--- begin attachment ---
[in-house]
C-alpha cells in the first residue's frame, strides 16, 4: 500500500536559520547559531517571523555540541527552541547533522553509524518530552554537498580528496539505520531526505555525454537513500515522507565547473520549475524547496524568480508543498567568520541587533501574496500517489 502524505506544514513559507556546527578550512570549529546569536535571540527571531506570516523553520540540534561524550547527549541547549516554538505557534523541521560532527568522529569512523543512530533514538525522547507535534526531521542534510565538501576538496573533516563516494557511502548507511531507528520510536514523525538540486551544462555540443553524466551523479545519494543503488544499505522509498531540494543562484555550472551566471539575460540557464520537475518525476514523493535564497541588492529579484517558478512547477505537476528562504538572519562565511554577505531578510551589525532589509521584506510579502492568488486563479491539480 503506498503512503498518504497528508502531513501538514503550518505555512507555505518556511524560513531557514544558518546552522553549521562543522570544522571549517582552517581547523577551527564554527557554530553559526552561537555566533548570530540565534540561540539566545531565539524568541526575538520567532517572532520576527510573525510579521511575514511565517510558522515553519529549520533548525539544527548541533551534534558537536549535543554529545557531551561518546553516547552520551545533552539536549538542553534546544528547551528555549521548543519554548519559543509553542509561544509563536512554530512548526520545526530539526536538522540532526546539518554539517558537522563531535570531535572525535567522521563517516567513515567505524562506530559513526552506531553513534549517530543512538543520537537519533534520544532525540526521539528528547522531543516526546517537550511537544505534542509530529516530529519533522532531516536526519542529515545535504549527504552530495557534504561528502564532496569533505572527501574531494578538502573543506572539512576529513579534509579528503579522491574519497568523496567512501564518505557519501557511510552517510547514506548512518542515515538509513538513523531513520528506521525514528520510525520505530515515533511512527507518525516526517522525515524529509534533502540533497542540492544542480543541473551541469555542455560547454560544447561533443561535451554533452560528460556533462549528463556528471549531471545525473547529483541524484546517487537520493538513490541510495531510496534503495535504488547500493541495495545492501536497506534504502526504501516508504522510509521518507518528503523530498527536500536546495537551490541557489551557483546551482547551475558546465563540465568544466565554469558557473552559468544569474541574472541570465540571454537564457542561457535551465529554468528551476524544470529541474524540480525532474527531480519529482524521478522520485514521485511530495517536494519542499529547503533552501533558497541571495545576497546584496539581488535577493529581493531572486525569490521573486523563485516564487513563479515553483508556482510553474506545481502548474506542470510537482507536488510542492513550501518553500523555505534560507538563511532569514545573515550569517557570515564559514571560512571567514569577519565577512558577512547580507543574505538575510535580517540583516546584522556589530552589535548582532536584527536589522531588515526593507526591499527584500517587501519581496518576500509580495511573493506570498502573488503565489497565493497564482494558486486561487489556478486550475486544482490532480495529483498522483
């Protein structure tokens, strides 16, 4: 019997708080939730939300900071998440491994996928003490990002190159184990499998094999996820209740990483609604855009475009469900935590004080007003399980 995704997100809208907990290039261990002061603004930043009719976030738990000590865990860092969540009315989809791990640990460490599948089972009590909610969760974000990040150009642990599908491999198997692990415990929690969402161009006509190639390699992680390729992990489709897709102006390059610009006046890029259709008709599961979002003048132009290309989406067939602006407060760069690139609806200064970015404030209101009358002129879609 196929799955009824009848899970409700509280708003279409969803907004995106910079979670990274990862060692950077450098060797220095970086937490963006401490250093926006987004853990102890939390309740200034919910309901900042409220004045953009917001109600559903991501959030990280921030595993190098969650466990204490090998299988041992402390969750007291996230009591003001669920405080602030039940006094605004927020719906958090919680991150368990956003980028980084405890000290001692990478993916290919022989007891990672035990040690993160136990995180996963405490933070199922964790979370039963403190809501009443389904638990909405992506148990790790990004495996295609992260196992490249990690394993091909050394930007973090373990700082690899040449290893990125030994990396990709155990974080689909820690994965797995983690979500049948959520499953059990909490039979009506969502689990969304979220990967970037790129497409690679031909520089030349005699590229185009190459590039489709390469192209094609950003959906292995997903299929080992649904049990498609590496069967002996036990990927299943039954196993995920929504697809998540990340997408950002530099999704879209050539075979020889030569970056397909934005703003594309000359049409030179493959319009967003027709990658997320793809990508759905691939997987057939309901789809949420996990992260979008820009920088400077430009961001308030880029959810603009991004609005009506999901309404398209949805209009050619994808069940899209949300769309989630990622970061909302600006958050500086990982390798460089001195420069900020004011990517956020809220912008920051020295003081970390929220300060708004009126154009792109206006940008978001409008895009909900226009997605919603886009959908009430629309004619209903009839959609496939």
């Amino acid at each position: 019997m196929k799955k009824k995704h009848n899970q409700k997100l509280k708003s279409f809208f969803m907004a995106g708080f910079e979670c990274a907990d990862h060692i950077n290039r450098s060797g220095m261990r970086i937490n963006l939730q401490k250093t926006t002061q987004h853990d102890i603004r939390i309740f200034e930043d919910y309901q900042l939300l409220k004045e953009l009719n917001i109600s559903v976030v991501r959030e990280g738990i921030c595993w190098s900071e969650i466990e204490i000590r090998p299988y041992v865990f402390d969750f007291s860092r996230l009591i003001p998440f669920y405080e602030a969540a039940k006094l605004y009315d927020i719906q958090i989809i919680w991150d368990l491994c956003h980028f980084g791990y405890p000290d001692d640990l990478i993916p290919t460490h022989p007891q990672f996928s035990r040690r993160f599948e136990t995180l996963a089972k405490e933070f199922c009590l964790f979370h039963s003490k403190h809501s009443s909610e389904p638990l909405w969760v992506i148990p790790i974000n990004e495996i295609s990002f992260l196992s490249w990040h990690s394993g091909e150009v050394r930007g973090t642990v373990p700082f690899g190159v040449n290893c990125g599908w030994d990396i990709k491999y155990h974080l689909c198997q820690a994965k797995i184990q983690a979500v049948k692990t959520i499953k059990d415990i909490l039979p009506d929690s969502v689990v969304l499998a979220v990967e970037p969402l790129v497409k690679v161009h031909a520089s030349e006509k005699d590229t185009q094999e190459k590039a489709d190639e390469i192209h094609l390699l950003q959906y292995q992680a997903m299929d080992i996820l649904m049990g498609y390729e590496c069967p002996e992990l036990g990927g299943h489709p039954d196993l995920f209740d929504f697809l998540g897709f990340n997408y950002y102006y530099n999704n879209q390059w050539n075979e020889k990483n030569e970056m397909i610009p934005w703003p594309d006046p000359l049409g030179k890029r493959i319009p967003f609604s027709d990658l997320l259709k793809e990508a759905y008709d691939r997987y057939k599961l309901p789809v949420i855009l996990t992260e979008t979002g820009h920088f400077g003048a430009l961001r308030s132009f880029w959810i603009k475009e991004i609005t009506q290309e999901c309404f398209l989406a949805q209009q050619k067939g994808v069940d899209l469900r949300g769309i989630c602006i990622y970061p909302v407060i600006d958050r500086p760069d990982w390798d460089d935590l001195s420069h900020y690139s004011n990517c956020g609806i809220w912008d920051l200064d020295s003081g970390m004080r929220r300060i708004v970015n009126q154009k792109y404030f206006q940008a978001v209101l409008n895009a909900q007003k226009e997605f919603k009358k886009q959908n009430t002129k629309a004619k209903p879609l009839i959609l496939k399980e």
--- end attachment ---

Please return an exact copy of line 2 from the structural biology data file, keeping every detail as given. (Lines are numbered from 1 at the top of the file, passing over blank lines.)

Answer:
C-alpha cells in the first residue's frame, strides 16, 4: 500500500536559520547559531517571523555540541527552541547533522553509524518530552554537498580528496539505520531526505555525454537513500515522507565547473520549475524547496524568480508543498567568520541587533501574496500517489 502524505506544514513559507556546527578550512570549529546569536535571540527571531506570516523553520540540534561524550547527549541547549516554538505557534523541521560532527568522529569512523543512530533514538525522547507535534526531521542534510565538501576538496573533516563516494557511502548507511531507528520510536514523525538540486551544462555540443553524466551523479545519494543503488544499505522509498531540494543562484555550472551566471539575460540557464520537475518525476514523493535564497541588492529579484517558478512547477505537476528562504538572519562565511554577505531578510551589525532589509521584506510579502492568488486563479491539480 503506498503512503498518504497528508502531513501538514503550518505555512507555505518556511524560513531557514544558518546552522553549521562543522570544522571549517582552517581547523577551527564554527557554530553559526552561537555566533548570530540565534540561540539566545531565539524568541526575538520567532517572532520576527510573525510579521511575514511565517510558522515553519529549520533548525539544527548541533551534534558537536549535543554529545557531551561518546553516547552520551545533552539536549538542553534546544528547551528555549521548543519554548519559543509553542509561544509563536512554530512548526520545526530539526536538522540532526546539518554539517558537522563531535570531535572525535567522521563517516567513515567505524562506530559513526552506531553513534549517530543512538543520537537519533534520544532525540526521539528528547522531543516526546517537550511537544505534542509530529516530529519533522532531516536526519542529515545535504549527504552530495557534504561528502564532496569533505572527501574531494578538502573543506572539512576529513579534509579528503579522491574519497568523496567512501564518505557519501557511510552517510547514506548512518542515515538509513538513523531513520528506521525514528520510525520505530515515533511512527507518525516526517522525515524529509534533502540533497542540492544542480543541473551541469555542455560547454560544447561533443561535451554533452560528460556533462549528463556528471549531471545525473547529483541524484546517487537520493538513490541510495531510496534503495535504488547500493541495495545492501536497506534504502526504501516508504522510509521518507518528503523530498527536500536546495537551490541557489551557483546551482547551475558546465563540465568544466565554469558557473552559468544569474541574472541570465540571454537564457542561457535551465529554468528551476524544470529541474524540480525532474527531480519529482524521478522520485514521485511530495517536494519542499529547503533552501533558497541571495545576497546584496539581488535577493529581493531572486525569490521573486523563485516564487513563479515553483508556482510553474506545481502548474506542470510537482507536488510542492513550501518553500523555505534560507538563511532569514545573515550569517557570515564559514571560512571567514569577519565577512558577512547580507543574505538575510535580517540583516546584522556589530552589535548582532536584527536589522531588515526593507526591499527584500517587501519581496518576500509580495511573493506570498502573488503565489497565493497564482494558486486561487489556478486550475486544482490532480495529483498522483